• Sometimes a patient fares better with a dose below the minimum amount or in between two standard doses. Compounding allows for precise dosage adjustment and reduces the potential for error with pill splitting.
  • If physicians work regularly with a specific compounding pharmacy, they can be more confident about the quality of ingredients, efficacy, and drug preparation process than if they are subject to drugs being supplied by varying manufacturers through a commercial pharmacy. Likewise, hospital pharmacies have control over quality and sterility of parenterally administered products.
  • Institutions that use a high volume of IV verapamil can find it more economical to compound their own from raw ingredients.
  • Compounded verapamil can be put in an institution’s desired delivery system.
  • During drug shortages, compounding pharmacies are usually not affected.

Vagal Maneuvers to Treat SVT

Vagal maneuvers, like using the diving reflex, are the first line of treatment for stable SVT. (Unstable SVT is defined by the presence of ongoing chest pain or loss of consciousness and is treated by inpatient cardioversion.) They work by activating the parasympathetic nervous system which is conducted to the heart via the vagus nerve. The Valsalva maneuver is usually the first one suggested to patients. This entails holding the breath and bearing down, as if having a bowel movement. Carotid massage is generally only recommended for young patients, as it can precipitate stroke from an embolism.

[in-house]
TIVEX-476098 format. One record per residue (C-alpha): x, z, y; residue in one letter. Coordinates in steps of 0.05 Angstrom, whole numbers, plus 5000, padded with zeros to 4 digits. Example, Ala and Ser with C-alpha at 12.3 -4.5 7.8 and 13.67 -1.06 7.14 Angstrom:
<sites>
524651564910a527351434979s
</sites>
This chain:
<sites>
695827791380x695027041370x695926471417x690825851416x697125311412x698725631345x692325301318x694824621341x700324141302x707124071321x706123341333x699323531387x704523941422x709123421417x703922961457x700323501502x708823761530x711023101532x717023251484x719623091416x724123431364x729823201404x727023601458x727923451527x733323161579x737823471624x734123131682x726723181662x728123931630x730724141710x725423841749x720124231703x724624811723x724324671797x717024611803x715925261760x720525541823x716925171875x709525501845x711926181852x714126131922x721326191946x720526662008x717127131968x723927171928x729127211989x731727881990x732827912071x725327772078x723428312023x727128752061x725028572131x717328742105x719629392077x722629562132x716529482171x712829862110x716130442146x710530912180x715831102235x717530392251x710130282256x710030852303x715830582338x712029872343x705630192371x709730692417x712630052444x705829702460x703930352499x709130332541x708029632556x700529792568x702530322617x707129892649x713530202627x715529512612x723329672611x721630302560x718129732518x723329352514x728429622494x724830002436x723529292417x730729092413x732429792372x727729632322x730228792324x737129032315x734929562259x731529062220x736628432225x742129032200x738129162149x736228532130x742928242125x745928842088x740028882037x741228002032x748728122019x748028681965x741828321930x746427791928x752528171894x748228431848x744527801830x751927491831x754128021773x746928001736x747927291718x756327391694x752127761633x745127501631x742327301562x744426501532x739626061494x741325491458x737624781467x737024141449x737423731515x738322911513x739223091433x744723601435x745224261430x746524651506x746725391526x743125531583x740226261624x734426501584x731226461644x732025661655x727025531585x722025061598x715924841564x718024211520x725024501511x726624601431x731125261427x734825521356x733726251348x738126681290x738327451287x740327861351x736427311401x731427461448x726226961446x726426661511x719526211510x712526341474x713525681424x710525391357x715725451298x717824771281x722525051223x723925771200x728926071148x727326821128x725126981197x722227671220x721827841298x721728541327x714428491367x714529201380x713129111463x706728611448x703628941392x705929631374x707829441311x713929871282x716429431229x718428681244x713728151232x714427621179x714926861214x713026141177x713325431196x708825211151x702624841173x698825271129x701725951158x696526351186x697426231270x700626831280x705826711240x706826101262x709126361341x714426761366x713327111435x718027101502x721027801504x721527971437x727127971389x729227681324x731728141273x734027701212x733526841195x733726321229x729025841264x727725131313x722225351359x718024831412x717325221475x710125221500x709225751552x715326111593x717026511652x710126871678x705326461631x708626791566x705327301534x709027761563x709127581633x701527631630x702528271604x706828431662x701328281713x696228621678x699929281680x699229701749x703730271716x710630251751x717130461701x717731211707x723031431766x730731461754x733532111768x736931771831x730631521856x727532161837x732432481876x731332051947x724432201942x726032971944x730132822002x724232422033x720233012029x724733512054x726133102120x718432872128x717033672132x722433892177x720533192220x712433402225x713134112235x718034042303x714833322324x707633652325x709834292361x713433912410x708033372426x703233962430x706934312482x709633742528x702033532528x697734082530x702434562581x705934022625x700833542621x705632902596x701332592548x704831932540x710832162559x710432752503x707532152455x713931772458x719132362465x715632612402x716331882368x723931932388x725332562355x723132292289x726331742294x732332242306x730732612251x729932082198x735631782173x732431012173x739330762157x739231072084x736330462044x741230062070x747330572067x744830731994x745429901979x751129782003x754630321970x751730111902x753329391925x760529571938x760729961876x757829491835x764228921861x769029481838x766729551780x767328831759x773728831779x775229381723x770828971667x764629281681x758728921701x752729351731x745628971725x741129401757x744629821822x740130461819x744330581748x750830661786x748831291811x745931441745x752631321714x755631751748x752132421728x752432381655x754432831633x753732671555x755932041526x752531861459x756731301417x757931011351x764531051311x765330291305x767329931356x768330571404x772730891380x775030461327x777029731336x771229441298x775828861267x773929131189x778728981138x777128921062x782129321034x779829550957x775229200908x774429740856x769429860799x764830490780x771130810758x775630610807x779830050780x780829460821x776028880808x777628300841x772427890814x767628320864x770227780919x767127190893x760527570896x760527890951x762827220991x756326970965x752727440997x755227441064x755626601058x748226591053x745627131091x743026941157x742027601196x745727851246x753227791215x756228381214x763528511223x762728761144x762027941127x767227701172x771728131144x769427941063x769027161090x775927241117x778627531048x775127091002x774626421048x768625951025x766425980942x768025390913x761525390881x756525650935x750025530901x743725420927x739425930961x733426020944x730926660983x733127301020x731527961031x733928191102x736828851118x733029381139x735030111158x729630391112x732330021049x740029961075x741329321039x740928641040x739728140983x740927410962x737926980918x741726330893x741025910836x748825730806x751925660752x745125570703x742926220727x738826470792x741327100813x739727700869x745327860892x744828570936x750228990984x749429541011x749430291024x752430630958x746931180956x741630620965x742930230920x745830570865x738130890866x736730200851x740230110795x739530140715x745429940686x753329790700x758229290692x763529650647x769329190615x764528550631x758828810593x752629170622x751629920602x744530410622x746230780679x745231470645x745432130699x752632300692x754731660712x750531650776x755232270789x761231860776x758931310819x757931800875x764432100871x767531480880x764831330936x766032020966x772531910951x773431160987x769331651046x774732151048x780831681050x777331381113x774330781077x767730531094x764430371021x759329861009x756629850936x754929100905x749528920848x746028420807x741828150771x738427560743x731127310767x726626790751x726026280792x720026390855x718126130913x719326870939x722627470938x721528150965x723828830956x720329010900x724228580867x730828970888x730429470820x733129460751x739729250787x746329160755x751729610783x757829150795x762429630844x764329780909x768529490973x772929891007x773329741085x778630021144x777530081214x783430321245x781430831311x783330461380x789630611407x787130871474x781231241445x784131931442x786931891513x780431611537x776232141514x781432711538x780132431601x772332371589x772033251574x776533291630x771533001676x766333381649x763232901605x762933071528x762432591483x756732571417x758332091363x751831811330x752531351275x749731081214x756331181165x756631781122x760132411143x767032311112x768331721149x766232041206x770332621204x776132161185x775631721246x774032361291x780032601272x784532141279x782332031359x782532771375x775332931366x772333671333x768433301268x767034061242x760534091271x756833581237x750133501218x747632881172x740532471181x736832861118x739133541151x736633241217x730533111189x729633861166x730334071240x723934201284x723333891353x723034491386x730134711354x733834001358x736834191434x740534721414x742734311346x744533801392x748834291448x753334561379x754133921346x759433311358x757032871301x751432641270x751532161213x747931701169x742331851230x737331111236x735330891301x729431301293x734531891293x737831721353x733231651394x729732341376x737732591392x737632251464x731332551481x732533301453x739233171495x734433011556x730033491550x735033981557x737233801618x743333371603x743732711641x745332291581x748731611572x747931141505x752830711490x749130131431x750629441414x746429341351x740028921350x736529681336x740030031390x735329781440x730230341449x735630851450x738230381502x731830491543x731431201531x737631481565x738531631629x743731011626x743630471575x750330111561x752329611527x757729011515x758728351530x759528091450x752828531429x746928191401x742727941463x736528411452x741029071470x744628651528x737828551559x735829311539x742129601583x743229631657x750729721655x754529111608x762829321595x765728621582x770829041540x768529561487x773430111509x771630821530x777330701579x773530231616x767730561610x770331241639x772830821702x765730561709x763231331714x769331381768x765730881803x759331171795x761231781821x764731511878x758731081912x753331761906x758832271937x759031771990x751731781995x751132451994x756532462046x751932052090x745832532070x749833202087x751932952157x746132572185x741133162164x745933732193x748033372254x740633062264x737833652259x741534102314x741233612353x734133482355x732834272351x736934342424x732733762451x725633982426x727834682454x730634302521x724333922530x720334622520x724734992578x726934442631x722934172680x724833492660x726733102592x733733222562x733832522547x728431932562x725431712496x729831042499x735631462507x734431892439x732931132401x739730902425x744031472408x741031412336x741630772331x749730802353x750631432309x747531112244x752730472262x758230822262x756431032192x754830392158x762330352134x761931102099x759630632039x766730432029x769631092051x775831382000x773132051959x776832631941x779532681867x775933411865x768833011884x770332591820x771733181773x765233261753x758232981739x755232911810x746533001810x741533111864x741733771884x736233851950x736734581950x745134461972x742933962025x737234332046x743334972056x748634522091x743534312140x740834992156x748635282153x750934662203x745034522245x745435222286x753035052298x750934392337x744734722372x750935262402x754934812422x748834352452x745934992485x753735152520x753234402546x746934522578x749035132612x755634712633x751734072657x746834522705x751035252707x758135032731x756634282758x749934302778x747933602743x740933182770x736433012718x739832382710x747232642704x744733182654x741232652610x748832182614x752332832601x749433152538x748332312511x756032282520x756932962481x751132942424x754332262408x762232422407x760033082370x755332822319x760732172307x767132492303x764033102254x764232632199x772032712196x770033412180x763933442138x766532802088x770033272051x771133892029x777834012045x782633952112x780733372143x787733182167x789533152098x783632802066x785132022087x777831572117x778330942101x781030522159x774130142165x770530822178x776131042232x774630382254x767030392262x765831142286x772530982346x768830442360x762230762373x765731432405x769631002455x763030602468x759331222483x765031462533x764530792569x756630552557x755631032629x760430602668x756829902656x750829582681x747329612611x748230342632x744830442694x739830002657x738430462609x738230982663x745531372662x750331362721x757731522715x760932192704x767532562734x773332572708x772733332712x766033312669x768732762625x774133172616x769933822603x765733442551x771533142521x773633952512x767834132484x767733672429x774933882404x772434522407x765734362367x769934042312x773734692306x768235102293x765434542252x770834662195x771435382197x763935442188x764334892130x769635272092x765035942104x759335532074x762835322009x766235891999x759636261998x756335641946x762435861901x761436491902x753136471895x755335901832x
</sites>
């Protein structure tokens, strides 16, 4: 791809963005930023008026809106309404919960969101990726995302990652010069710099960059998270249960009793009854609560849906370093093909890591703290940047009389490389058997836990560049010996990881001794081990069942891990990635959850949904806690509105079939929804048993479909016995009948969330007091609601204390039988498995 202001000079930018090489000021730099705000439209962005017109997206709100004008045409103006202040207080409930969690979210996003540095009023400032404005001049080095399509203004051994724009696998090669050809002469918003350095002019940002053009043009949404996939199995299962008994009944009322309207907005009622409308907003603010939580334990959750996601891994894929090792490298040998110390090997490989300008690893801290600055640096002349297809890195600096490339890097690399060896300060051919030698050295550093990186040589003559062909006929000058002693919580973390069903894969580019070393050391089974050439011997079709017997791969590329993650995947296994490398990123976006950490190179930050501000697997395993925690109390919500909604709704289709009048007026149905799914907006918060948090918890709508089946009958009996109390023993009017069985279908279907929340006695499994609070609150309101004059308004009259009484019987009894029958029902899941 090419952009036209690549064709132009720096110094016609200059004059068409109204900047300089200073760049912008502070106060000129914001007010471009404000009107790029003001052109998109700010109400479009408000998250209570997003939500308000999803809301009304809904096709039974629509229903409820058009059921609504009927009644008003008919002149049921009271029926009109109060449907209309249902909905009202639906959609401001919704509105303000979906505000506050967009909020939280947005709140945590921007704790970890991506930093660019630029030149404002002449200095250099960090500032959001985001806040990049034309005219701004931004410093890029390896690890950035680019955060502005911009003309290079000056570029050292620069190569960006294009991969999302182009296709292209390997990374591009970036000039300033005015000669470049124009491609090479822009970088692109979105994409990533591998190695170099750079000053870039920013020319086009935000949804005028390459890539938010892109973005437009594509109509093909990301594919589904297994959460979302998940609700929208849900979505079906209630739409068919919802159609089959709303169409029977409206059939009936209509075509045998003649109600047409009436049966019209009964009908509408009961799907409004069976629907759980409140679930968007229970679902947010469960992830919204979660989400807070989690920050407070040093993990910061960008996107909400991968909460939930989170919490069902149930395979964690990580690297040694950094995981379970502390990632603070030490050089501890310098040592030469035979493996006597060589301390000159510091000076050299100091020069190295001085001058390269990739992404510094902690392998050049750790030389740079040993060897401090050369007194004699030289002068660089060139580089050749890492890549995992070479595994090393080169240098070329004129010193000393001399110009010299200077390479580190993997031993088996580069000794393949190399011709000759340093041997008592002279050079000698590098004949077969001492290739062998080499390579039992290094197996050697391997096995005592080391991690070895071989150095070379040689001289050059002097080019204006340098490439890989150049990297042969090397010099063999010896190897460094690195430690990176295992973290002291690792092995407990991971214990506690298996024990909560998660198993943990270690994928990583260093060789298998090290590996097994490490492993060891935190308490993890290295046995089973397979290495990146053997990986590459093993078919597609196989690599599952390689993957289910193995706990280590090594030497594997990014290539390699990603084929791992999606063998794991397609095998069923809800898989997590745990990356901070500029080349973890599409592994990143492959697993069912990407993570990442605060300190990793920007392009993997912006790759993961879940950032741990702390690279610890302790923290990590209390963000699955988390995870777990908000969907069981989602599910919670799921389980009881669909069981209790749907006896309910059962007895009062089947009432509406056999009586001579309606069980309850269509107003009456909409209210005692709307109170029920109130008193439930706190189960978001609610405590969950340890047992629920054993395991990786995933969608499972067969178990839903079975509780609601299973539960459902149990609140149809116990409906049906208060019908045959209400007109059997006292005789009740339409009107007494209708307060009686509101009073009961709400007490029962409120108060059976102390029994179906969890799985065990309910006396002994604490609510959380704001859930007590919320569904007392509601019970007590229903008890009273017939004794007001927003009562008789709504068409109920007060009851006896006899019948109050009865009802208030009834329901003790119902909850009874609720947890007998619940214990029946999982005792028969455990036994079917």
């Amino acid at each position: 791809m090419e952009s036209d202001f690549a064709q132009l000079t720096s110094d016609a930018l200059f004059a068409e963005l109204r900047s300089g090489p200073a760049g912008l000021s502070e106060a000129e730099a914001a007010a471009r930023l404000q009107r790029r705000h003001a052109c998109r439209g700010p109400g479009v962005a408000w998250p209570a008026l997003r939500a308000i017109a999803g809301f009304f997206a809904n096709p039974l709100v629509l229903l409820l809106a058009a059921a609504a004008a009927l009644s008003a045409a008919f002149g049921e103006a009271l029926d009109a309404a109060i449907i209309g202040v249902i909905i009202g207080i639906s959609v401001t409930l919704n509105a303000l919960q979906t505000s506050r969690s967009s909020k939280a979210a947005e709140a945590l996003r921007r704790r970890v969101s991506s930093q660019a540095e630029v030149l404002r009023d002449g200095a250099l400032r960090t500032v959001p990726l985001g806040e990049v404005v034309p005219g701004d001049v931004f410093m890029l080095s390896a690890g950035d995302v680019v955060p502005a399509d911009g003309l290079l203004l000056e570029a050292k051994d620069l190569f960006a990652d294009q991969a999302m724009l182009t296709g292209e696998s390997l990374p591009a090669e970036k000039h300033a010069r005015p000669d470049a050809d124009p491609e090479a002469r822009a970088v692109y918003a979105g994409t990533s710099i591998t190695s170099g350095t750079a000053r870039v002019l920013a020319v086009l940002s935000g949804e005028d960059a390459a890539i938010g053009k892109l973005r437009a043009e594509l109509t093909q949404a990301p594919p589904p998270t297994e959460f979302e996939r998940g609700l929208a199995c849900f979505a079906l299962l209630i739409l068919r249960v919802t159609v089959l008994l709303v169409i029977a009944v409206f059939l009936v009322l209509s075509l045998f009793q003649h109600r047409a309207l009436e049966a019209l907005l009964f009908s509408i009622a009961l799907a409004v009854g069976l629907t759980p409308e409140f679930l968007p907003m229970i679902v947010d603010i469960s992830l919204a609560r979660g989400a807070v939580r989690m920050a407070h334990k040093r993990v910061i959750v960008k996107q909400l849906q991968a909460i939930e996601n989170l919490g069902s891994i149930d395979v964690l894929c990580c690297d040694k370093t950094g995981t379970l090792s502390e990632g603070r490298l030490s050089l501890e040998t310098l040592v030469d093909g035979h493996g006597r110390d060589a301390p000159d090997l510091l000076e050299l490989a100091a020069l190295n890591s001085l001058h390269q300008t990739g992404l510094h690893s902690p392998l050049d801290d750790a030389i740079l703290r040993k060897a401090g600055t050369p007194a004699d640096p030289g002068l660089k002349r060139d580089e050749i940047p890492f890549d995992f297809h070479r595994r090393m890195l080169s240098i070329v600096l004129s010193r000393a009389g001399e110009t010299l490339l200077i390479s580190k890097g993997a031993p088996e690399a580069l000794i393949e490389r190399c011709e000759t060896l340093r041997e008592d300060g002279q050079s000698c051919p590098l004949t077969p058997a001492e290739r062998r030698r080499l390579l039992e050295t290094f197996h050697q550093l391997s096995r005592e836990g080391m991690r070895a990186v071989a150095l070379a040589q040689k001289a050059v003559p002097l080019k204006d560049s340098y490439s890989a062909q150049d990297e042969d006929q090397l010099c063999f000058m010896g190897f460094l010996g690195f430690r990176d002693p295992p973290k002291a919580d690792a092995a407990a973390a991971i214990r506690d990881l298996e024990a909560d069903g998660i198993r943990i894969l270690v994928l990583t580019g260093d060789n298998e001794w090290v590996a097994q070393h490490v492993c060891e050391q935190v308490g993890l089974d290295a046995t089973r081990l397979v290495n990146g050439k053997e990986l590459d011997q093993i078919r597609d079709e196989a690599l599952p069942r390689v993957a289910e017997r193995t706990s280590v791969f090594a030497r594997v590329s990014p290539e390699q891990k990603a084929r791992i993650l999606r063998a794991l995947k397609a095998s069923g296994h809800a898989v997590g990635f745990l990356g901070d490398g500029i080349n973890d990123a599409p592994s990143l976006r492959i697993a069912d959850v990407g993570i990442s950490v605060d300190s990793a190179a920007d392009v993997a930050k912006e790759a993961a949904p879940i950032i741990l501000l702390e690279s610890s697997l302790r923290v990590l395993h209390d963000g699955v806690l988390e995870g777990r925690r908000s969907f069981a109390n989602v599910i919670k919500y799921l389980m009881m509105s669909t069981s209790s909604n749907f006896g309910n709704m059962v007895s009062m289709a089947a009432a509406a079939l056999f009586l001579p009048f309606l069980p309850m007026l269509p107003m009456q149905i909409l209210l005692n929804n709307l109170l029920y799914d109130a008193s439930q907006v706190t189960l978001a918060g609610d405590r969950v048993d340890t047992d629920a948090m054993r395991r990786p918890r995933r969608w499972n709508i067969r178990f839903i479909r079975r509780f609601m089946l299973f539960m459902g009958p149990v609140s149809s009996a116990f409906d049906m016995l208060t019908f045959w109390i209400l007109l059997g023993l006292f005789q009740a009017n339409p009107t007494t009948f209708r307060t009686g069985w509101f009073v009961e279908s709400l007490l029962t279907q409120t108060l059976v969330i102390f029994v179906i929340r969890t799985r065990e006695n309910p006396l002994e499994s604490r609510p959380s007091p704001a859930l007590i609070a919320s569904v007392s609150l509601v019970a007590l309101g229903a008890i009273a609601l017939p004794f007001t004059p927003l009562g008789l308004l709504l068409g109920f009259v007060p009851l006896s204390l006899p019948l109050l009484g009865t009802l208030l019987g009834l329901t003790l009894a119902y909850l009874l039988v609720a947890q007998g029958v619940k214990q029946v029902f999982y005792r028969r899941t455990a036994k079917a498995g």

Older pediatric patients and adults can also plunge the face in a bowl of ice water. I had a patient once who came in for an exercise tolerance test on the treadmill. He admitted to not feeling so well that week, which his family had written off to some past history of anxiety. However, he mentioned he had been swimming in his brother’s pool all week, as the weather was very hot. When he went swimming, he immediately felt better. Needless to say, his EKG revealed persistent SVT.

The bag of ice over the nose of my NICU patient accomplished the same effect as plunging in a cold pool. The pacifier was to prevent the infant, an obligate nasal breather, from resorting to mouth breathing.

Signs and Symptoms of SVT